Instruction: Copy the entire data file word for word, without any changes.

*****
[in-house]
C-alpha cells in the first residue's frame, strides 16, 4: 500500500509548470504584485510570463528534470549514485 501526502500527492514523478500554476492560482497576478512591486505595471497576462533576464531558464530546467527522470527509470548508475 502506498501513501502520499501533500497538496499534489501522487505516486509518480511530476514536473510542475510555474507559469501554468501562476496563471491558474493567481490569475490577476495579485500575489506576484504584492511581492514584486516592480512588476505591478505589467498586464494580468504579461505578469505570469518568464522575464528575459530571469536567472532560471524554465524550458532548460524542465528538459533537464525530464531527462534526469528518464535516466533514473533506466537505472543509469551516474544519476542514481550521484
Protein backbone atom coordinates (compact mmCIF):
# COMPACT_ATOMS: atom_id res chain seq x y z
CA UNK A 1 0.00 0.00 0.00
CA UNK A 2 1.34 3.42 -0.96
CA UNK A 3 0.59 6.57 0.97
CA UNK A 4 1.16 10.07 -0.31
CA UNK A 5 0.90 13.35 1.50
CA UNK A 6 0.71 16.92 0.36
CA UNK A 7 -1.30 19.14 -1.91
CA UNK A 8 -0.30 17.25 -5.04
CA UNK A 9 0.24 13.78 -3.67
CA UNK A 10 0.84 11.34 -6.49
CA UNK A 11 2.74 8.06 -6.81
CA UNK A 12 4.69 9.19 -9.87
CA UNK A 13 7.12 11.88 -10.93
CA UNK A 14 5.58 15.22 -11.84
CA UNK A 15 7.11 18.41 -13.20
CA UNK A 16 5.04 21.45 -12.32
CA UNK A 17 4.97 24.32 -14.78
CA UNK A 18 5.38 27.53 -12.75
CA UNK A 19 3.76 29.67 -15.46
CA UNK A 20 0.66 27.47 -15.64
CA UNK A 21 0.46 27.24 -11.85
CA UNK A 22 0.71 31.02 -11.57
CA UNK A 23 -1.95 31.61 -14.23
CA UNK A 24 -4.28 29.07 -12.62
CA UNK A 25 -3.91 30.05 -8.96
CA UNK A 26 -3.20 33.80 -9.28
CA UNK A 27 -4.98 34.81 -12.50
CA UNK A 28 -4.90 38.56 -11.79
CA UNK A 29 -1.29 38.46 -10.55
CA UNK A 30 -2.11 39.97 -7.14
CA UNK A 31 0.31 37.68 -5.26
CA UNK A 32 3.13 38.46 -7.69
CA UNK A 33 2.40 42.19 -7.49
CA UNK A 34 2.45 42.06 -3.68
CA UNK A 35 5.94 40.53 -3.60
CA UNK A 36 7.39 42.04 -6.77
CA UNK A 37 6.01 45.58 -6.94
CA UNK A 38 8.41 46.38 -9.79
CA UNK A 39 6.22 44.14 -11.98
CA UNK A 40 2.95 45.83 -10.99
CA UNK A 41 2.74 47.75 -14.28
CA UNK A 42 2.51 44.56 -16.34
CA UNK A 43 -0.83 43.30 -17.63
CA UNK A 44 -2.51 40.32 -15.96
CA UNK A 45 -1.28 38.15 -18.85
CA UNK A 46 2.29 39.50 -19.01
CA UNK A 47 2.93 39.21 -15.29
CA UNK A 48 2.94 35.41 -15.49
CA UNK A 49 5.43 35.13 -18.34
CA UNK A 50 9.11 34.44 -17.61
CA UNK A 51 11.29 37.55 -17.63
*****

[in-house]
C-alpha cells in the first residue's frame, strides 16, 4: 500500500509548470504584485510570463528534470549514485 501526502500527492514523478500554476492560482497576478512591486505595471497576462533576464531558464530546467527522470527509470548508475 502506498501513501502520499501533500497538496499534489501522487505516486509518480511530476514536473510542475510555474507559469501554468501562476496563471491558474493567481490569475490577476495579485500575489506576484504584492511581492514584486516592480512588476505591478505589467498586464494580468504579461505578469505570469518568464522575464528575459530571469536567472532560471524554465524550458532548460524542465528538459533537464525530464531527462534526469528518464535516466533514473533506466537505472543509469551516474544519476542514481550521484
Protein backbone atom coordinates (compact mmCIF):
# COMPACT_ATOMS: atom_id res chain seq x y z
CA UNK A 1 0.00 0.00 0.00
CA UNK A 2 1.34 3.42 -0.96
CA UNK A 3 0.59 6.57 0.97
CA UNK A 4 1.16 10.07 -0.31
CA UNK A 5 0.90 13.35 1.50
CA UNK A 6 0.71 16.92 0.36
CA UNK A 7 -1.30 19.14 -1.91
CA UNK A 8 -0.30 17.25 -5.04
CA UNK A 9 0.24 13.78 -3.67
CA UNK A 10 0.84 11.34 -6.49
CA UNK A 11 2.74 8.06 -6.81
CA UNK A 12 4.69 9.19 -9.87
CA UNK A 13 7.12 11.88 -10.93
CA UNK A 14 5.58 15.22 -11.84
CA UNK A 15 7.11 18.41 -13.20
CA UNK A 16 5.04 21.45 -12.32
CA UNK A 17 4.97 24.32 -14.78
CA UNK A 18 5.38 27.53 -12.75
CA UNK A 19 3.76 29.67 -15.46
CA UNK A 20 0.66 27.47 -15.64
CA UNK A 21 0.46 27.24 -11.85
CA UNK A 22 0.71 31.02 -11.57
CA UNK A 23 -1.95 31.61 -14.23
CA UNK A 24 -4.28 29.07 -12.62
CA UNK A 25 -3.91 30.05 -8.96
CA UNK A 26 -3.20 33.80 -9.28
CA UNK A 27 -4.98 34.81 -12.50
CA UNK A 28 -4.90 38.56 -11.79
CA UNK A 29 -1.29 38.46 -10.55
CA UNK A 30 -2.11 39.97 -7.14
CA UNK A 31 0.31 37.68 -5.26
CA UNK A 32 3.13 38.46 -7.69
CA UNK A 33 2.40 42.19 -7.49
CA UNK A 34 2.45 42.06 -3.68
CA UNK A 35 5.94 40.53 -3.60
CA UNK A 36 7.39 42.04 -6.77
CA UNK A 37 6.01 45.58 -6.94
CA UNK A 38 8.41 46.38 -9.79
CA UNK A 39 6.22 44.14 -11.98
CA UNK A 40 2.95 45.83 -10.99
CA UNK A 41 2.74 47.75 -14.28
CA UNK A 42 2.51 44.56 -16.34
CA UNK A 43 -0.83 43.30 -17.63
CA UNK A 44 -2.51 40.32 -15.96
CA UNK A 45 -1.28 38.15 -18.85
CA UNK A 46 2.29 39.50 -19.01
CA UNK A 47 2.93 39.21 -15.29
CA UNK A 48 2.94 35.41 -15.49
CA UNK A 49 5.43 35.13 -18.34
CA UNK A 50 9.11 34.44 -17.61
CA UNK A 51 11.29 37.55 -17.63